Presentation is loading. Please wait.

Presentation is loading. Please wait.

SSWM – Linking up Sanitation, Water Management & Agriculture 1 SSWM - Linking up Sanitation, Water Management & Agriculture Katharina Conradin & Michael.

Similar presentations


Presentation on theme: "SSWM – Linking up Sanitation, Water Management & Agriculture 1 SSWM - Linking up Sanitation, Water Management & Agriculture Katharina Conradin & Michael."— Presentation transcript:

1 SSWM – Linking up Sanitation, Water Management & Agriculture 1 SSWM - Linking up Sanitation, Water Management & Agriculture Katharina Conradin & Michael Kropac, seecon international gmbh

2 SSWM – Linking up Sanitation, Water Management & Agriculture Find this presentation and more on: Copy it, adapt it, use it – but acknowledge the source! Copyright Included in the SSWM Toolbox are materials from various organisations and sources. Those materials are open source. Following the open- source concept for capacity building and non-profit use, copying and adapting is allowed provided proper acknowledgement of the source is made (see below). The publication of these materials in the SSWM Toolbox does not alter any existing copyrights. Material published in the SSWM Toolbox for the first time follows the same open-source concept, with all rights remaining with the original authors or producing organisations. To view an official copy of the the Creative Commons Attribution Works 3.0 Unported License we build upon, visit This agreement officially states that: You are free to: Share - to copy, distribute and transmit this document Remix - to adapt this document. We would appreciate receiving a copy of any changes that you have made to improve this document. Under the following conditions: Attribution: You must always give the original authors or publishing agencies credit for the document or picture you are using. Disclaimer The contents of the SSWM Toolbox reflect the opinions of the respective authors and not necessarily the official opinion of the funding or supporting partner organisations. Depending on the initial situations and respective local circumstances, there is no guarantee that single measures described in the toolbox will make the local water and sanitation system more sustainable. The main aim of the SSWM Toolbox is to be a reference tool to provide ideas for improving the local water and sanitation situation in a sustainable manner. Results depend largely on the respective situation and the implementation and combination of the measures described. An in-depth analysis of respective advantages and disadvantages and the suitability of the measure is necessary in every single case. We do not assume any responsibility for and make no warranty with respect to the results that may be obtained from the use of the information provided. Copyright & Disclaimer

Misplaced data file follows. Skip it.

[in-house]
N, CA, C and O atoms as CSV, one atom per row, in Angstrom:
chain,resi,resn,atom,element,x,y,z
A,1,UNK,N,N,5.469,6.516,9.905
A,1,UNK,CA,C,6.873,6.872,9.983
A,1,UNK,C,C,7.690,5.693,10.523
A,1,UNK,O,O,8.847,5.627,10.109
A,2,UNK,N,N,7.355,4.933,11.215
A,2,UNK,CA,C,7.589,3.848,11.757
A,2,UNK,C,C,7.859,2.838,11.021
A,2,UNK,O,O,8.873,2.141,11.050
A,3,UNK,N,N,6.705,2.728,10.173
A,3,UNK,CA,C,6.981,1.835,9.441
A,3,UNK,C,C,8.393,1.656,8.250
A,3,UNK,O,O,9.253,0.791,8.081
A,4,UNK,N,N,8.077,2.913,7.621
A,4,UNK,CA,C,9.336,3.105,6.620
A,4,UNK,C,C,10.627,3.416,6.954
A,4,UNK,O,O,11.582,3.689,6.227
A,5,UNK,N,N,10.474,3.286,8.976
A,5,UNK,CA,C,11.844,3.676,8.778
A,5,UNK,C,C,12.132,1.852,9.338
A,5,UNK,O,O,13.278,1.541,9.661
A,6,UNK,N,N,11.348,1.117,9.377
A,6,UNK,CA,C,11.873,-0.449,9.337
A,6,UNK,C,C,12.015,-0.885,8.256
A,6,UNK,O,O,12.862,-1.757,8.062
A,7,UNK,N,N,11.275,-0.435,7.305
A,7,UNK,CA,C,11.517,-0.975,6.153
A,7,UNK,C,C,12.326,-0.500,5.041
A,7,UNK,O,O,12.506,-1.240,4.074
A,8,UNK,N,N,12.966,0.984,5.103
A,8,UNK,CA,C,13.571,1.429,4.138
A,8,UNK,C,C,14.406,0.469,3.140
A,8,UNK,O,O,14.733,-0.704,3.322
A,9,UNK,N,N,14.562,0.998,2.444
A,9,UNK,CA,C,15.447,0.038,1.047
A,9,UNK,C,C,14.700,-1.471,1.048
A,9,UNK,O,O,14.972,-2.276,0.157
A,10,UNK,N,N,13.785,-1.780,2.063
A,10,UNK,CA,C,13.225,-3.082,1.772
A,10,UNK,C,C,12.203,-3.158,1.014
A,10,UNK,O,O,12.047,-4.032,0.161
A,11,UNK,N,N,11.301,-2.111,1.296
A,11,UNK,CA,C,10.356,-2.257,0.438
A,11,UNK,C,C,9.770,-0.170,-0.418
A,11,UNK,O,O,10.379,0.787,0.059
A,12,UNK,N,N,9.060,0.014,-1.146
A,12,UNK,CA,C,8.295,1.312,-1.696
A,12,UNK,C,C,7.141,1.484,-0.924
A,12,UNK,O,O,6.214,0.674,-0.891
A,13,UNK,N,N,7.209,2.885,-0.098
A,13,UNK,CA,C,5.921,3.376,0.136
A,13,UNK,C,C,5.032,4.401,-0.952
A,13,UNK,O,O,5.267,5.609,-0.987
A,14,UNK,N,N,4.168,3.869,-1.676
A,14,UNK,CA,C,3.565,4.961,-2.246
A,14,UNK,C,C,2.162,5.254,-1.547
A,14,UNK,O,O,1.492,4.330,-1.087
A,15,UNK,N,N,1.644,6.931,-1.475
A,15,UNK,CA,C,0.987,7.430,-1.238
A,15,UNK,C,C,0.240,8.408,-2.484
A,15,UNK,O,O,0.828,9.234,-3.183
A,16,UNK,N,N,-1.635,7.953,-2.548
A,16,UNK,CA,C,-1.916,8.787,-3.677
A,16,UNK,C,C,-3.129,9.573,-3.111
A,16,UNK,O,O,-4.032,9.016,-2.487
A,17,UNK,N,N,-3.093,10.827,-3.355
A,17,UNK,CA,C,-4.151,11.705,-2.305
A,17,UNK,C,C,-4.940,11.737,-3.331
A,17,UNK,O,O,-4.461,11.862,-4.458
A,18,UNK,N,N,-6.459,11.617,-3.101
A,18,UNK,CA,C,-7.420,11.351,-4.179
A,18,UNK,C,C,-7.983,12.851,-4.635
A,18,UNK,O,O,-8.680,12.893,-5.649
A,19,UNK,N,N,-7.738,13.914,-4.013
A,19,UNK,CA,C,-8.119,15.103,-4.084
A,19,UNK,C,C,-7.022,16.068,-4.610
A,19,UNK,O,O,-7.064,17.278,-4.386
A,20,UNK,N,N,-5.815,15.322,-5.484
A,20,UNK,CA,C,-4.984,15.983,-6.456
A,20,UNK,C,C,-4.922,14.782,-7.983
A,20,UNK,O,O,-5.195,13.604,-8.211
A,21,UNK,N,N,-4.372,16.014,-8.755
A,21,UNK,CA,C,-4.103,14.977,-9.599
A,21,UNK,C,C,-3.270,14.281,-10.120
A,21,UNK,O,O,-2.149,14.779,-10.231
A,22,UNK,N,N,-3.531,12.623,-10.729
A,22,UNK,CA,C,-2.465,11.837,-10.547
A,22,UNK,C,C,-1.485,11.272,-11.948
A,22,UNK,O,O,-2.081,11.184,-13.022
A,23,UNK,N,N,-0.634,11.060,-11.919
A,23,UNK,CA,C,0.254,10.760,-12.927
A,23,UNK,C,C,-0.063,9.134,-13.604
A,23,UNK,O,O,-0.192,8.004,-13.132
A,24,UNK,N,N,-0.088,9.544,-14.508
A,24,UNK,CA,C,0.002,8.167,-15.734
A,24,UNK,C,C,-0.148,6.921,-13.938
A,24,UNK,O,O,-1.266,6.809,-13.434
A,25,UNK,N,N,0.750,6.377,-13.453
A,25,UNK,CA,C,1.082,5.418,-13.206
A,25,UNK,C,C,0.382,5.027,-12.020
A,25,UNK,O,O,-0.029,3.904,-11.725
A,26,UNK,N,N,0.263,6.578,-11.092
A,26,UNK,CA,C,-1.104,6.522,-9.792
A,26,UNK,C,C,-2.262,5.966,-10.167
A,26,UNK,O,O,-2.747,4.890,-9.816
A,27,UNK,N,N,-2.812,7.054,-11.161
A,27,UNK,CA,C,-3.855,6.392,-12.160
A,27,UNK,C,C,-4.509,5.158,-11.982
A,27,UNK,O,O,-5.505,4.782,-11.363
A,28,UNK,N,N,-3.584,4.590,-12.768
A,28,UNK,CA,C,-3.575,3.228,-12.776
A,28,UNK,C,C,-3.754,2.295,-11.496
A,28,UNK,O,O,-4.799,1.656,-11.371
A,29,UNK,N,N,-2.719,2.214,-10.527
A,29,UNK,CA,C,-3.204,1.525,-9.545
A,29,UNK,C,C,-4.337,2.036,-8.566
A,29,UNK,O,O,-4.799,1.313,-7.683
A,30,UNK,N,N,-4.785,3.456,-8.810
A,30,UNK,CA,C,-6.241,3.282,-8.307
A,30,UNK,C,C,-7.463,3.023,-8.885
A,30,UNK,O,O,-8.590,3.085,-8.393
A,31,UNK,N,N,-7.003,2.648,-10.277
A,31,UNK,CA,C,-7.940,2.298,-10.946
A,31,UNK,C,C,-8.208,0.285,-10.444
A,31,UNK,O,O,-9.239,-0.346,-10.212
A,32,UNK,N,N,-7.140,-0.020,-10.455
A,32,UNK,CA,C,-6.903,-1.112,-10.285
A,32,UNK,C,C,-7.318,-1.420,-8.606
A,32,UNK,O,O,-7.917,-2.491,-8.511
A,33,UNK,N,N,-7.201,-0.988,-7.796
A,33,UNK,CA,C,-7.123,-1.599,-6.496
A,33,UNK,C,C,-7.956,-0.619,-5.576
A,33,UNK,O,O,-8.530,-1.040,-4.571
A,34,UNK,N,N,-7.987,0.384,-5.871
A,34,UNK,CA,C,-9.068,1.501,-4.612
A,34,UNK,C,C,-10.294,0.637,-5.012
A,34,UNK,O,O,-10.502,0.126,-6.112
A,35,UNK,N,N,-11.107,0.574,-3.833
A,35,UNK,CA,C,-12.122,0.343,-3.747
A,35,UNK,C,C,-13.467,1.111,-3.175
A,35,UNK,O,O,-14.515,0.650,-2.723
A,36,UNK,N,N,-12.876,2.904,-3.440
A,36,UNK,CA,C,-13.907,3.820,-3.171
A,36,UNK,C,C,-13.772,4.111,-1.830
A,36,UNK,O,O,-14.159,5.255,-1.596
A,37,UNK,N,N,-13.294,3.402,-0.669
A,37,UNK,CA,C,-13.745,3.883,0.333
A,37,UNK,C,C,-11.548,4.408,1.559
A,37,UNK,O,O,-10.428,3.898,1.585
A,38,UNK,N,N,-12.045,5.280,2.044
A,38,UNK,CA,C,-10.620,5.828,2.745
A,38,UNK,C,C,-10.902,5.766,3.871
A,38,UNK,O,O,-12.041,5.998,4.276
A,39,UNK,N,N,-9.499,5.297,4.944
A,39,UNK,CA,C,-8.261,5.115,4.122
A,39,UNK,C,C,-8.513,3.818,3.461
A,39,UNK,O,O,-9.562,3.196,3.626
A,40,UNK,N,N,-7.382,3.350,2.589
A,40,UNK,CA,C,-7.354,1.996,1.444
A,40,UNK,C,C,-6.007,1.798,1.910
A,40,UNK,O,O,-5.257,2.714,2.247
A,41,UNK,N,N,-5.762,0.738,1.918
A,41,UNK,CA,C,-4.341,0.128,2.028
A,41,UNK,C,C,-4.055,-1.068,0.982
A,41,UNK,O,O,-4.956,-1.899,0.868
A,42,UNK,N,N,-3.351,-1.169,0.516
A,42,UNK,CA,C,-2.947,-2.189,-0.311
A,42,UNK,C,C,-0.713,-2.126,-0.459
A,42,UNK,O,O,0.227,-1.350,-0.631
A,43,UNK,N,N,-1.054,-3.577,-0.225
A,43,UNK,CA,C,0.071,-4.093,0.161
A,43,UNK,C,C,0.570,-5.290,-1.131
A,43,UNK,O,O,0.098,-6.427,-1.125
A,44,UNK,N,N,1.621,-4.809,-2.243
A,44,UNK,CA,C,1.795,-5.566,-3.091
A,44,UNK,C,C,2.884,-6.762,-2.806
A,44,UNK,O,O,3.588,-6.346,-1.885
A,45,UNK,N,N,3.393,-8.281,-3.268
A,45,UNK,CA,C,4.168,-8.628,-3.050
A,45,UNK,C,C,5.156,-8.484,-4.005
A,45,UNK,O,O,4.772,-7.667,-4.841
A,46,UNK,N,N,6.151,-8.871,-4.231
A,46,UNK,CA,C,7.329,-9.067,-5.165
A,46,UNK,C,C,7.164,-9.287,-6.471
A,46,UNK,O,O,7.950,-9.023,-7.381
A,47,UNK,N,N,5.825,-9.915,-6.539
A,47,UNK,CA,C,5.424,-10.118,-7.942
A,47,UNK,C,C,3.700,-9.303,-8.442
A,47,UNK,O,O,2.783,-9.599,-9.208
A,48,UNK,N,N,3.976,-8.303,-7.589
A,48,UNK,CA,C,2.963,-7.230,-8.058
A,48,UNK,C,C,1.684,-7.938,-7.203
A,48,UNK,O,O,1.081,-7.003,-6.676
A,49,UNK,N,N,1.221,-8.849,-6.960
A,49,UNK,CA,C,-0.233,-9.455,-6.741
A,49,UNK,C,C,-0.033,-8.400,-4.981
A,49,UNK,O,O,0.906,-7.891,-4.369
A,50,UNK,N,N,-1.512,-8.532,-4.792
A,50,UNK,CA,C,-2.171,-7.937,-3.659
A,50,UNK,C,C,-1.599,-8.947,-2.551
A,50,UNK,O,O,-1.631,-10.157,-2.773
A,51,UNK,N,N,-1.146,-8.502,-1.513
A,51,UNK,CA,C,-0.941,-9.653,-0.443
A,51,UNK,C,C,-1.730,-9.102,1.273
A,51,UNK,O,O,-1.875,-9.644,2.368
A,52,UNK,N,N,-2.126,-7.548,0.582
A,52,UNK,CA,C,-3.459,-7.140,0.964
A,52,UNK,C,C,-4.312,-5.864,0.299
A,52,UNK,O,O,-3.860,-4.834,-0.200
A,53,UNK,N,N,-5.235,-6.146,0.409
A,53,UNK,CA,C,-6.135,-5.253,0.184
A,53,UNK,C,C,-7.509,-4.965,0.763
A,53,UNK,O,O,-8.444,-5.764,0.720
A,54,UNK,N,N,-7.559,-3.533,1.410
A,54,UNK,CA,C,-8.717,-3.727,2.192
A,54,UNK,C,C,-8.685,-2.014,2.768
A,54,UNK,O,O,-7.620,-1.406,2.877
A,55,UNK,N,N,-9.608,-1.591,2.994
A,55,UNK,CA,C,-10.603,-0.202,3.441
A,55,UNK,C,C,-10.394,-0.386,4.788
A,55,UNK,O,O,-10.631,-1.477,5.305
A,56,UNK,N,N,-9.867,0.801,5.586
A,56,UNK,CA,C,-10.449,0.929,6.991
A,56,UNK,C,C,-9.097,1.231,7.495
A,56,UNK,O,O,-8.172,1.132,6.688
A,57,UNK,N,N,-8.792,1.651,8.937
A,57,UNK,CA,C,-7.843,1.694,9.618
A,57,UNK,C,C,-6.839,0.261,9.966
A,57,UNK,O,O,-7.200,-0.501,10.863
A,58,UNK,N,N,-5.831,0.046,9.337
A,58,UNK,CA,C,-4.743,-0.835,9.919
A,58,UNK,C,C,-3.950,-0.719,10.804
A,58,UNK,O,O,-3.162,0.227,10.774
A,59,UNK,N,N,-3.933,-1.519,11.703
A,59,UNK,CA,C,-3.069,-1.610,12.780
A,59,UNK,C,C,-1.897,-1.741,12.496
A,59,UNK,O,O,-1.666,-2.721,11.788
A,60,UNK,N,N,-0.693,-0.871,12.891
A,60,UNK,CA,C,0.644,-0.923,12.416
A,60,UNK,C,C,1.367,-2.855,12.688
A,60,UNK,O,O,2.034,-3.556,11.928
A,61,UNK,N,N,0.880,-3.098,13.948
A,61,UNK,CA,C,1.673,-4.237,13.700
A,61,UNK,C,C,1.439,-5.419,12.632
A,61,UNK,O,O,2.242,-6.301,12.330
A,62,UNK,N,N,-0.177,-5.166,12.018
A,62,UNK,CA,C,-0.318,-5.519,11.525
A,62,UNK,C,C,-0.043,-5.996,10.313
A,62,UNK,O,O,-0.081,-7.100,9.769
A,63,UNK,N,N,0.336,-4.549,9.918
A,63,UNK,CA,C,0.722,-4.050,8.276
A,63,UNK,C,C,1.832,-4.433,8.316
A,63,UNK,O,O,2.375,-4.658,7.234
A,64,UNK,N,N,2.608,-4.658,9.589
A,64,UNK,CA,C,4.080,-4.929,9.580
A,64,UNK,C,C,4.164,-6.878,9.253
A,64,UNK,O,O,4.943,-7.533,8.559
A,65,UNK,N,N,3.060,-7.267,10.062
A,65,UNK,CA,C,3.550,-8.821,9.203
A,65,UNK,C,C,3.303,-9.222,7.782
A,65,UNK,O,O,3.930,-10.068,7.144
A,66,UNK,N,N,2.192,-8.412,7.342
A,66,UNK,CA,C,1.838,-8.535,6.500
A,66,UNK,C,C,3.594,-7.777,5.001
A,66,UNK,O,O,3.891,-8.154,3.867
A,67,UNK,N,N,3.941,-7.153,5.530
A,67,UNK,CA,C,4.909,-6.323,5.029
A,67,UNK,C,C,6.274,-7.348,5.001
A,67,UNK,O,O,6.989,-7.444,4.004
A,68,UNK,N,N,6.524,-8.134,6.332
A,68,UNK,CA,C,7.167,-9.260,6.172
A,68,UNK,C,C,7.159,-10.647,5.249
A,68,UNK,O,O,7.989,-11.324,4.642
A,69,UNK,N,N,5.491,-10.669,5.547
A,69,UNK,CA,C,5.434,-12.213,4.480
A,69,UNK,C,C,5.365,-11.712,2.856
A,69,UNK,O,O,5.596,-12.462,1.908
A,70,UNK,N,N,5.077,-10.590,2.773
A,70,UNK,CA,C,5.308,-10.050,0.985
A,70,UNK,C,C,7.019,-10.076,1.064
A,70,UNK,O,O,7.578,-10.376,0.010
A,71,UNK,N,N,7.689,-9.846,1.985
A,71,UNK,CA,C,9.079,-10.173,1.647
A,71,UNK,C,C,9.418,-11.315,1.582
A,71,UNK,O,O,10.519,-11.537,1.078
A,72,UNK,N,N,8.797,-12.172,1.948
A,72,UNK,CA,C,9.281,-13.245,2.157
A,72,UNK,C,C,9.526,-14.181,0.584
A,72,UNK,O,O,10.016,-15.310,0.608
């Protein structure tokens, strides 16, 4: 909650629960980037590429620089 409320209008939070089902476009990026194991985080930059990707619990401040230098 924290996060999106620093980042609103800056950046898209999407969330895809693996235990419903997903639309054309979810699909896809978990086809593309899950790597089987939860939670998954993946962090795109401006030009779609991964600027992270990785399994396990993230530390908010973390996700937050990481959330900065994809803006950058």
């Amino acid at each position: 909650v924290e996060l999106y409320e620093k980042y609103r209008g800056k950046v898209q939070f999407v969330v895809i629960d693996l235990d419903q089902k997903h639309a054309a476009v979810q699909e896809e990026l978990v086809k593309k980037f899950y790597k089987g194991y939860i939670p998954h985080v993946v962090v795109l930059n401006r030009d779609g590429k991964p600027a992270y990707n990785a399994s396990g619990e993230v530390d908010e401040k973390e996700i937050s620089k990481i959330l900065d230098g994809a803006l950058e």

3 SSWM – Linking up Sanitation, Water Management & Agriculture Find this presentation and more on: What is Water? Where does it come from? Where does it go? Introduction Water… Source: M. Kropac 2009

4 SSWM – Linking up Sanitation, Water Management & Agriculture Find this presentation and more on: The Natural Water Cycle… Introduction Source: aucklandcity.govt.nz

5 SSWM – Linking up Sanitation, Water Management & Agriculture Find this presentation and more on: What are Nutrients? Where do they come from? Where do they go? Introduction Nutrients… Macronutrients Nitrogen (N) Phosphorus (P) Potassium (K) Sulphur (S) Magnesium (Mg) Calcium (Ca) Nutrients Micronutrients Boron (Bo) Copper (Cu) Iron (Fe) Chloride (Cl) Manganese (Mn) Molybdenum (Mo) Zinc (Zn) Source: R. Gensch

6 SSWM – Linking up Sanitation, Water Management & Agriculture Find this presentation and more on: The Natural Nutrient Cycle Introduction Source:

7 SSWM – Linking up Sanitation, Water Management & Agriculture Find this presentation and more on: Now, how do we handle the water and nutrient cycle? Everything OK?

8 SSWM – Linking up Sanitation, Water Management & Agriculture Find this presentation and more on: Source: WHO-UNICEF million people without access to clean water. TODAY. Source: J. Heeb Lack of water. TODAY. Source: REUTERS Poor yields. TODAY. Source: content/uploads/2009/02/afg jpg Water wasted. TODAY. Source: ckwater/ Maybe not…

9 SSWM – Linking up Sanitation, Water Management & Agriculture Find this presentation and more on: There are three main reasons that lead to today’s situation of unsustainable management of water and nutrients: 1.Sectoral thinking 2.Unsustainable conventional approaches 3.Linear approaches to water and nutrient management What is going wrong?

10 SSWM – Linking up Sanitation, Water Management & Agriculture Find this presentation and more on: Water Sanitation Agriculture (1) Sectoral thinking What is going wrong? Source: Own Graph

11 SSWM – Linking up Sanitation, Water Management & Agriculture Find this presentation and more on: (1) Sectoral thinking Providing Water / Toilets  But what about the wastewater? Source: J. Heeb Source: K. Conradin What is going wrong? Providing Food  But no recycling of organic wastes Providing Water  But not recycling it for agriculture... etc.

12 SSWM – Linking up Sanitation, Water Management & Agriculture Find this presentation and more on: (2) Unsustainable current approaches: Energy intensive transport of drinking water in Germany: Stuttgart Lake Constance Water transported over 200 km! (uphill) What is going wrong?